It is a new week but on the currency front it’s the same old stories. The Zimbabwean dollar lost yet more ground against the US dollar and other currencies (yawn) what a surprise. In another bit of news, the Reserve Bank of Zimbabwe’s emboldened Financial Intelligence Unit says it will start cracking the whip on black market foreign currency sellers who dare to advertise on social media. Their notice also seems to suggest that admins of such groups and those who partake in such groups will also face the wrath of the law.

What the horse said

ACTION AGAINST ILLEGAL FOREIGN CURRENCY TRADING ADVERTS

1. The Financial Intelligence Unit (FIU) has been monitoring social media platforms where foreign currency dealers have been advertising and promoting their illegal trade. The FIU is aware of WhatsApp groups that have mushroomed in the country for the specific purpose of promoting and facilitating illegal foreign currency trade.

2. The FIU, in collaboration with the police, banks, mobile money / mobile phone service providers and relevant regulatory agencies, has embarked on an exercise to identify and take action against individuals who create, advertise on or participate (actively or passively) in WhatsApp groups or other platforms for illegal foreign currency trading.

3. The FIU and relevant institutions will take the following immediate actions:

• The mobile phone numbers used to join or advertise on the illegal groups will be shared with mobile phone operators and POTRAZ for barring;

• Other mobile phone numbers registered in the names of such persons will also be identified and barred;

• Any mobile money wallets registered in the names of such persons will be frozen and the persons barred from accessing mobile money services with any operator;

• Bank accounts owned by a person so identified will be frozen and the person will be blacklisted and barred from accessing banking services with any bank; and

• Identified persons will be investigated and prosecuted for illegally trading in or advertising illegal trading in foreign currency.
4. Members of the public are requested to report to the FIU any person, mobile phone number or bank account that continue to be used to engage in or advertise illegal foreign currency activities, using the following contact details:
FIU mobile and WhatsApp number: 0714039897
Financial Intelligence Unit 15 June 2020

The text of the FIU notice
A picture of the FIU notice

What will be the possible effects of this new notice and action?

  1. Fewer people will be willing to accept your electronic Zimbabwean dollars when you want to buy something
  2. More people will be desperate to get their hands on foreign currency in order to conduct transactions- even the basic ones
  3. The black market is probably going to become more cloistered and exclusive
  4. The spread is going to increase
  5. There will be disparities between the rate used in calculating prices and the rate people get when they sell their USD
  6. Some businesses will have to scale down operations or even shutdown
  7. An increase in peer to peer foreign currency trades

Let us explain

Right now fewer and fewer transactions can be easily conducted in the local electronic currency. While the informal market and vendors used to grudgingly accept electronic money (RTGS) forms such as Ecocash and ZIPIT, restrictions imposed by the Financial Intelligence Unit on what you can do has seen the currency become an anathema. Even suggesting something like this in tuckshops and to vendors invites a glaring look, curses and much swearing upon your person. You will be shooed away like a pesky housefly trying to land on choice meat.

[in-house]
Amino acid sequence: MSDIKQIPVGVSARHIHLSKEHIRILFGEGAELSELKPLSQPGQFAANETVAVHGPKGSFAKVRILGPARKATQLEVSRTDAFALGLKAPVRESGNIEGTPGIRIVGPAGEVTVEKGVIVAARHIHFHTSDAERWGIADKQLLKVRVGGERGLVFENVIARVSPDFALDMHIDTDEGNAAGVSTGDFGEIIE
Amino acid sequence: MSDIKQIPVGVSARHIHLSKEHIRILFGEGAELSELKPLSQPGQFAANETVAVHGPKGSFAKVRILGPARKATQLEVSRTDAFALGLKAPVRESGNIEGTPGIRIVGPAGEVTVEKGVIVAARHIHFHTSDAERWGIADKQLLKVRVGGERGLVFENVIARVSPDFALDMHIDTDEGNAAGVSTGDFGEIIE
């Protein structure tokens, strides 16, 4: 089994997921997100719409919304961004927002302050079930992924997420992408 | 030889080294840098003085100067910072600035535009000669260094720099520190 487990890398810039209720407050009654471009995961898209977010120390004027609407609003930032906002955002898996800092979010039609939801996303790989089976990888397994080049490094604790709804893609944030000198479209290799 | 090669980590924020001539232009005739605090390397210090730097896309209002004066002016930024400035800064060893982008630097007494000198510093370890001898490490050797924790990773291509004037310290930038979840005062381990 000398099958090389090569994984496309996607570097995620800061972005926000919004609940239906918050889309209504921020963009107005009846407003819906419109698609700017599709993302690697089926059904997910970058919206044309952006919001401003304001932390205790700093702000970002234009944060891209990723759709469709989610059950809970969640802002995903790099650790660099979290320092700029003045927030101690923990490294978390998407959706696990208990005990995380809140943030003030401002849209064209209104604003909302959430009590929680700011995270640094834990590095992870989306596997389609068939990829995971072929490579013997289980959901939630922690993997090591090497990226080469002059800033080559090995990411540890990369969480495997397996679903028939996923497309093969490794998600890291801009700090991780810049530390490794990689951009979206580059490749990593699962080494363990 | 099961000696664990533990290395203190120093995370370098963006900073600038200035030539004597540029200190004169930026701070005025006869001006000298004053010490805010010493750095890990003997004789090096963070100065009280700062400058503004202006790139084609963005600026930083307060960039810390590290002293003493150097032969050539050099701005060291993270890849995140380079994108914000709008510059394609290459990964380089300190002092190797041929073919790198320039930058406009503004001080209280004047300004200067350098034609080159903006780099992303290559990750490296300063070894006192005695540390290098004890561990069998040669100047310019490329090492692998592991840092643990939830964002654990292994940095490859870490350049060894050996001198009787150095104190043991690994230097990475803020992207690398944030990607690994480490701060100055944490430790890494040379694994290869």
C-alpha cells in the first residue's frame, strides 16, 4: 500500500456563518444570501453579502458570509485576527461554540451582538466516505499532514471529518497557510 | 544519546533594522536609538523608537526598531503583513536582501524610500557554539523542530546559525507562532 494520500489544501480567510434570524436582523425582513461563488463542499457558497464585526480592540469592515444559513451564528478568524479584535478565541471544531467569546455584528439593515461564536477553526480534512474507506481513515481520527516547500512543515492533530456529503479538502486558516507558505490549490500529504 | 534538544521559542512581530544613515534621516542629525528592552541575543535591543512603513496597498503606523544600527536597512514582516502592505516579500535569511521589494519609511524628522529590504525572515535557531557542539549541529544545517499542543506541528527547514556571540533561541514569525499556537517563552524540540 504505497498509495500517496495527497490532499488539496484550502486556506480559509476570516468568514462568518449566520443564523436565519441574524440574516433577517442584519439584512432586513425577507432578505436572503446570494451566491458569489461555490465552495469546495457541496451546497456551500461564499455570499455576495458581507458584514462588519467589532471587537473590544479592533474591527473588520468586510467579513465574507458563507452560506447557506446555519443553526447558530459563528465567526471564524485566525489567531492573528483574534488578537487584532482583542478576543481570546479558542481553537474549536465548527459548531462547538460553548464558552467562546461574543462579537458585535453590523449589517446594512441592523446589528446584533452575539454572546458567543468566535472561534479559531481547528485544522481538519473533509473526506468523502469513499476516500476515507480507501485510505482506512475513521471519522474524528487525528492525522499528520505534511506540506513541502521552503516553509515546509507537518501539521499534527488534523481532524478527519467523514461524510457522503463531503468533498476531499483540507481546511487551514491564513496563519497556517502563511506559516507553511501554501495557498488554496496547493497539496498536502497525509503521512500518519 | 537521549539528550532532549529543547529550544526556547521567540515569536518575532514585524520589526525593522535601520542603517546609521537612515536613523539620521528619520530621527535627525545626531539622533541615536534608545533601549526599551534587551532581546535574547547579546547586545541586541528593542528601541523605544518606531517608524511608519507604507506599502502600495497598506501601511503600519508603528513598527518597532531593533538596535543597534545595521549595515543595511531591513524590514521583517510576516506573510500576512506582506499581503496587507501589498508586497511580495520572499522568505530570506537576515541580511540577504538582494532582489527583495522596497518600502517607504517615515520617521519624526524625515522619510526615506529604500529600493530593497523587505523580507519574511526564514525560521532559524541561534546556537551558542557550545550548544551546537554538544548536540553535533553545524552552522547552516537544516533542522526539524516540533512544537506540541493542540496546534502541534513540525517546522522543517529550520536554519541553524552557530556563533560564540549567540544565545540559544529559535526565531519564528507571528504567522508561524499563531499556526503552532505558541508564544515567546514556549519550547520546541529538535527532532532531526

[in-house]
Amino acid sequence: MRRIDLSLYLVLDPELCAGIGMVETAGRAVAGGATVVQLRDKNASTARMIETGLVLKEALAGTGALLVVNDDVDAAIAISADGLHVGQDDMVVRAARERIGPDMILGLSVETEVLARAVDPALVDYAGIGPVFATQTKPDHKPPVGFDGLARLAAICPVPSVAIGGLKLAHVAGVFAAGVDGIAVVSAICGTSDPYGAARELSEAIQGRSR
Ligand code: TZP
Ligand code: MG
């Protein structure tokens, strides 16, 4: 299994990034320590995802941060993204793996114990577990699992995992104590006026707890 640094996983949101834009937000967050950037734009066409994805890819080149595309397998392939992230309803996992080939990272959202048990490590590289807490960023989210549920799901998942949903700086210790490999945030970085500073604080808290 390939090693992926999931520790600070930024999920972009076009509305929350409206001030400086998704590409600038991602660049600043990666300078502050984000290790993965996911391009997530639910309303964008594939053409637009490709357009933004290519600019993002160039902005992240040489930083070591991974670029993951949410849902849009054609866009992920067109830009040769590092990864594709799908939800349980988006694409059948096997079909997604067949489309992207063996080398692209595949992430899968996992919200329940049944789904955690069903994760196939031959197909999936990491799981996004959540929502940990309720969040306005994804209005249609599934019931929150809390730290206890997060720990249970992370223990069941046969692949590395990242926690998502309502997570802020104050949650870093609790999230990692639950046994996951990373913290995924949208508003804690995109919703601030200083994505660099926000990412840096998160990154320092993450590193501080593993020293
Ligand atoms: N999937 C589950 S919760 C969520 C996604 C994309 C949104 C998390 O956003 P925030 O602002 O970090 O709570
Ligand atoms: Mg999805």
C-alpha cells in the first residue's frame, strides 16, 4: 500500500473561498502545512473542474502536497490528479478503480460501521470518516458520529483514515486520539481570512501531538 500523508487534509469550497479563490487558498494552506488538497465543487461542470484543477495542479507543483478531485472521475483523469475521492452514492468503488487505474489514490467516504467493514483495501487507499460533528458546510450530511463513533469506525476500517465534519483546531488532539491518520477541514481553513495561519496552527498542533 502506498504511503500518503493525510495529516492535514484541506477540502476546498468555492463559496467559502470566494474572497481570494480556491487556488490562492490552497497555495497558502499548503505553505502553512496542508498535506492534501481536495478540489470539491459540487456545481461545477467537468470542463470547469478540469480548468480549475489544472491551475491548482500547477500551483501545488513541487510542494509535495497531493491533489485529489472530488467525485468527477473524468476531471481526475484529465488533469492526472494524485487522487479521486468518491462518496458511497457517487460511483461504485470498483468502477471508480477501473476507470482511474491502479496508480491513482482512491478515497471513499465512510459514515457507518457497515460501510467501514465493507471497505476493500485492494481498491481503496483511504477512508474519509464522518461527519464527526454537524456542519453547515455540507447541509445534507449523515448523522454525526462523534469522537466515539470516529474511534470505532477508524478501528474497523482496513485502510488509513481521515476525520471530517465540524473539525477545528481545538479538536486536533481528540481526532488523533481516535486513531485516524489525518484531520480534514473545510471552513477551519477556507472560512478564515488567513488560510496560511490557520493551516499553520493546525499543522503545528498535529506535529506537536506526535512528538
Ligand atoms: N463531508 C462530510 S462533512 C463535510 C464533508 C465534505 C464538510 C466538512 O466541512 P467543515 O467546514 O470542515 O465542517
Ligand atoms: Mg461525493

For people who have foreign currency the only reason to change their money is when:

  • To top up electricity i.e. to buy electricity tokens/units from ZESA (ZETDC)
  • To pay internet service providers
  • To pay water and council bills
  • To pay for vehicle insurance
  • To pay for other utility bills
  • To settle some government bill e.g. hospital bill
  • To take advantage of momentary arbitrage opportunities, for example, the rate changes on the black market before supermarkets factor in the change
  • If you have time, to stand in line for the good part of a day while waiting for subsidised mealie-meal
  • To do normal shopping in a supermarket (if you are not particularly bright when it comes to Maths or are a saint)

For anything else you want to do you will be best served if you stick with US dollars. For example, if you want refined mealie-meal it goes for $5 on the black market but sells for more than $400 in supermarkets. The rate is around $70, so unless you are an idiot your choice here would be simple. If you want to buy medicine in a pharmacy you will have to change your money to USD because the RTGS prices are much much higher than you would pay to get USD we will explain why shortly. Rentals for 95% of the people are in USD. So yes demand for the USD is going to go up as more businesses start shirking away from electronic money which is under the tight control of the FIU.

Paranoia and going under

As soon as news broke some suspected large foreign currency dealers started exiting large casual groups that they had joined. There was talk among some that they needed to “vet” everyone in order to prove that they are a legitimate client or fellow black market dealer. As a result, the prolific offenders are likely to go underground and form new exclusive groups that will be covert and hard to infiltrate. The black market existed before social media was a thing. It just means the big dealers (murungu or poto as they are colloquially known) are simply going to limit their risk exposure by only dealing with their runners and big clients.